Relatives of a Burmese-born US citizen who was taken into custody shortly after arriving in Rangoon last week said they have received no news about him, and are concerned about his safety.
“We are extremely worried about him,” said Ko Ko Aung, brother of Nyi Nyi Aung, who was arrested by Burmese military intelligence agents soon after landing at Rangoon’s international airport on a flight from Bangkok on September 3.
According to Ko Ko Aung, the Burmese authorities have provided no information about where Nyi Nyi Aung is being held or what he has been charged with.
“Actually, we don’t even know why he went back to Burma,” said Ko Ko Aung.
Earlier this week, US-based Radio Free Asia reported that the US State Department said it was seeking consular access to Nyi Nyi Aung.
“We have sought consular access,” State Department spokesperson Ian Kelly was quoted as saying. “As soon as we saw this report, we did go to the government in Burma and ask for additional information.”
The US embassy in Rangoon also said that it was looking into the case.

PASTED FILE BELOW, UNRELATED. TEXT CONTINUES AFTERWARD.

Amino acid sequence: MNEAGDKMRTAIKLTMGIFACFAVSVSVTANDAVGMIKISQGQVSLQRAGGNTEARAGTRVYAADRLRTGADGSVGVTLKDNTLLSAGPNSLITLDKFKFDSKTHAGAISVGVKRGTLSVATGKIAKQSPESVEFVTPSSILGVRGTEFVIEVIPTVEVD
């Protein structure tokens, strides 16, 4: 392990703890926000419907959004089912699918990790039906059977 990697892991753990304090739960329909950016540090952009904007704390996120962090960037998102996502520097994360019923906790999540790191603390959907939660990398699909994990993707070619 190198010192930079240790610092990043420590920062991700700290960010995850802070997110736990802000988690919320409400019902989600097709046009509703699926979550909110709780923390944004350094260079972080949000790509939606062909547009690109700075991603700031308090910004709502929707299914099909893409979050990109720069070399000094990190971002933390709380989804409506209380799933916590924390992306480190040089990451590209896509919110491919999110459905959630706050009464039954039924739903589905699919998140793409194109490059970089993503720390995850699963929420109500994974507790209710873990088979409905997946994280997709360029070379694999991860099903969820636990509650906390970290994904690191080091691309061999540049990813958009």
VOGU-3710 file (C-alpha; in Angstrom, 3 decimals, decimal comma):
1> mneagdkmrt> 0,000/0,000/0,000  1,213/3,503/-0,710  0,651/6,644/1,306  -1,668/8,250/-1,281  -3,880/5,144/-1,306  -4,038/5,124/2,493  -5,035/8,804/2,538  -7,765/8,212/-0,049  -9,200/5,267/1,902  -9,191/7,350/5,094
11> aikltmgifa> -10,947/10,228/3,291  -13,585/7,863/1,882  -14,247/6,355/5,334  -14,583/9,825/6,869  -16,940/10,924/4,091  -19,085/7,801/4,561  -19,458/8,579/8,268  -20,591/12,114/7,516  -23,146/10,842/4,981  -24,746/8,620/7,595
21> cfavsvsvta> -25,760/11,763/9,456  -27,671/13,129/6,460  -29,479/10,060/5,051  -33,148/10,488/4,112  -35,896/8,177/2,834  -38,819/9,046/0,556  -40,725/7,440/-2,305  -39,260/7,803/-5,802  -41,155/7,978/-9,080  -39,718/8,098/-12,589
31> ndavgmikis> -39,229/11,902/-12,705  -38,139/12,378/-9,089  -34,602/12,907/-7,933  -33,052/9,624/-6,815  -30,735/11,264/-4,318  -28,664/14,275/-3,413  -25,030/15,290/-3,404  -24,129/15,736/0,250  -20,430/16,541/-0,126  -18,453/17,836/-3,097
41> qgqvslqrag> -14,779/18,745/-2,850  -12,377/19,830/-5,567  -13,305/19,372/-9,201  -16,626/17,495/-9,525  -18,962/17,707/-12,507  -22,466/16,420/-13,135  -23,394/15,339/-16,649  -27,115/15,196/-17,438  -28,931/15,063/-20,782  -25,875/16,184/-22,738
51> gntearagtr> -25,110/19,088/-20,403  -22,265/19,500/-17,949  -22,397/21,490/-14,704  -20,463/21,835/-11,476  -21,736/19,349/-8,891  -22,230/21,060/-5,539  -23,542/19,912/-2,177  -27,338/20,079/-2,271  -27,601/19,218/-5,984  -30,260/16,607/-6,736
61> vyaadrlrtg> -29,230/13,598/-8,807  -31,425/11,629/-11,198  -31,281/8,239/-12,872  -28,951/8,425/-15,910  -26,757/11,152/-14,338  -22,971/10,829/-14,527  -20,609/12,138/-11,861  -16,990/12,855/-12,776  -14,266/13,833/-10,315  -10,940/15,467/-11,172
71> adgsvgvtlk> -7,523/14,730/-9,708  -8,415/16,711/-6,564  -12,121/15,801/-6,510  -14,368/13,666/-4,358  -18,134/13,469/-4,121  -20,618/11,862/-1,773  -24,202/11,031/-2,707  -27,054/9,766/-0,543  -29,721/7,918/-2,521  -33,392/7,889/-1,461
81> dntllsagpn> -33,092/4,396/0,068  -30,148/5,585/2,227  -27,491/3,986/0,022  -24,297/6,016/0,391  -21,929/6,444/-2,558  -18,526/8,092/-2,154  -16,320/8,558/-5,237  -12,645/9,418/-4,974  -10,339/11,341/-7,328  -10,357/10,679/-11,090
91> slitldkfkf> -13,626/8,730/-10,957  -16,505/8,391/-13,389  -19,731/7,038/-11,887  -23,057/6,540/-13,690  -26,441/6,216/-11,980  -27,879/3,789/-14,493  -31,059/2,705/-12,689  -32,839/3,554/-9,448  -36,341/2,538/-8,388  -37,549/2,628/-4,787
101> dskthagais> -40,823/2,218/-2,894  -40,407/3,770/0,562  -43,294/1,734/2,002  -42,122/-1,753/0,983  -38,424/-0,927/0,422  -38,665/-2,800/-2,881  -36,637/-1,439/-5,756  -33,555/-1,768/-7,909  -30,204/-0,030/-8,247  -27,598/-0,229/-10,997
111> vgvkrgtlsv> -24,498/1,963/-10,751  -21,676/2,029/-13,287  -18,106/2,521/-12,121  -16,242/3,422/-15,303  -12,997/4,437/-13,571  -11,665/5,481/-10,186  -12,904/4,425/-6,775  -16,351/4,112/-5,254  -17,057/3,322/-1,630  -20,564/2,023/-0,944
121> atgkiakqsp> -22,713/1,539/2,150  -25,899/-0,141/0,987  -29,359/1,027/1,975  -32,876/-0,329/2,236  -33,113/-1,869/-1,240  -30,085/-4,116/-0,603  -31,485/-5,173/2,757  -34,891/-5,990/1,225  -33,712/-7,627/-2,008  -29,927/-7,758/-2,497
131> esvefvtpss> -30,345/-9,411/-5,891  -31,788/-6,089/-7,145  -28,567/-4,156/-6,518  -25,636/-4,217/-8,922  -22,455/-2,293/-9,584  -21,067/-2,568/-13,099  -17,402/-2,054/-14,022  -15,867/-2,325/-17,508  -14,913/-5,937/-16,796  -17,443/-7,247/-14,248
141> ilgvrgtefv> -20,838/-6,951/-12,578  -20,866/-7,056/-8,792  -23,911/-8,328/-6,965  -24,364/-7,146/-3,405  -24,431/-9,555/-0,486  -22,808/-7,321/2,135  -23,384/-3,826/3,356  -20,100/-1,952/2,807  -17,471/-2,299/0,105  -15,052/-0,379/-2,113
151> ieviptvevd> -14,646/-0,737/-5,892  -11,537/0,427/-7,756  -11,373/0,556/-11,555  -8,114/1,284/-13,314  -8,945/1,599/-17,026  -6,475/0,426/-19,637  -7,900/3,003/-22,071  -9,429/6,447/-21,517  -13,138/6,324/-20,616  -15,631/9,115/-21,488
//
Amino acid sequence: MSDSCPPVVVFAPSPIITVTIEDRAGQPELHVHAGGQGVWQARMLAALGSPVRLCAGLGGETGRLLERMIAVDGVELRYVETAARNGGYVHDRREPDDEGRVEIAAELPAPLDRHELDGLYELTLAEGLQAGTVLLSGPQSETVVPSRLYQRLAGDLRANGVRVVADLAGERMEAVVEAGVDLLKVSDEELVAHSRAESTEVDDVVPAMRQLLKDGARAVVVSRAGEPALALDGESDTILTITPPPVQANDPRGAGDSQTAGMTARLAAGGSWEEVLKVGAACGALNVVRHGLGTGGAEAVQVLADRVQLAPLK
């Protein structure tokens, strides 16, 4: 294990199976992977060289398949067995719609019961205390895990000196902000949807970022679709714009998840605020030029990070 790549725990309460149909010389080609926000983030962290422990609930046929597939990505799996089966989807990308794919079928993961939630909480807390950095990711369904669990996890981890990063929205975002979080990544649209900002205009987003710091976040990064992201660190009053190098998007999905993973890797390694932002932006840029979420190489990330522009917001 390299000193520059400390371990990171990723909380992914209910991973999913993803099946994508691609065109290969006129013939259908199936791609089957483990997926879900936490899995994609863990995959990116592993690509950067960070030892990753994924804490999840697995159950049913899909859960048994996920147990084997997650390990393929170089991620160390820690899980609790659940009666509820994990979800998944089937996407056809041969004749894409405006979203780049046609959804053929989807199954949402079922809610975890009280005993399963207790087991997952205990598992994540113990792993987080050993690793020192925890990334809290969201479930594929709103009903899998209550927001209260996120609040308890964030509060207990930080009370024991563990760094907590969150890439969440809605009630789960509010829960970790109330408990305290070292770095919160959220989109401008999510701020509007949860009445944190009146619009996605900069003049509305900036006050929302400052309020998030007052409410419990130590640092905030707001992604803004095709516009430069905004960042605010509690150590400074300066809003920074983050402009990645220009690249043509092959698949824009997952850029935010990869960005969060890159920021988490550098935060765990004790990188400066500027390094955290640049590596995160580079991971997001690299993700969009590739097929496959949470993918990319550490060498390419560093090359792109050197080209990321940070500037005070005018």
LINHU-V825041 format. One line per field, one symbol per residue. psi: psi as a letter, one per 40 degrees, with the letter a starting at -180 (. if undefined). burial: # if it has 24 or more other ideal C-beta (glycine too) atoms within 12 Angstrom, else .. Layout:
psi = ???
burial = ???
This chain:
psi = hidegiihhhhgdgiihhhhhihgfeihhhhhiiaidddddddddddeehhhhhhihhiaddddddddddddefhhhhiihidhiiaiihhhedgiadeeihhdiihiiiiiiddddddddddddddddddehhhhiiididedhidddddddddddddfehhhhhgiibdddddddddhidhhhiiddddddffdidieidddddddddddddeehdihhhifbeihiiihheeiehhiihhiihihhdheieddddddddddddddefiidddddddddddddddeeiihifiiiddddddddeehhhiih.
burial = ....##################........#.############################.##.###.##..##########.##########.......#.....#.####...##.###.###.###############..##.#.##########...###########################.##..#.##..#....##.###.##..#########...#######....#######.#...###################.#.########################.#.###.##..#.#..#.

“We have reached out to [the Burmese] government to get additional information,” said an embassy spokesperson, adding that no further information was available.
Nyi Nyi Aung was a student activist during Burma’s 1988 pro-democracy uprising. He later fled to the Thai-Burmese border and was subsequently granted political asylum in the US.
In a letter sent to Collin P. Furst, the consul of the US embassy in Rangoon, Nyi Nyi Aung’s friend Kyaw Zwa Aung said that the detained activist entered Burma with a valid social visit visa obtained from the Burmese embassy in Bangkok.
Five members of Nyi Nyi Aung’s family, including his mother, are serving long prison terms for their role in the September 2007 monk-led pro-democracy uprising, dubbed the “Saffron Revolution.”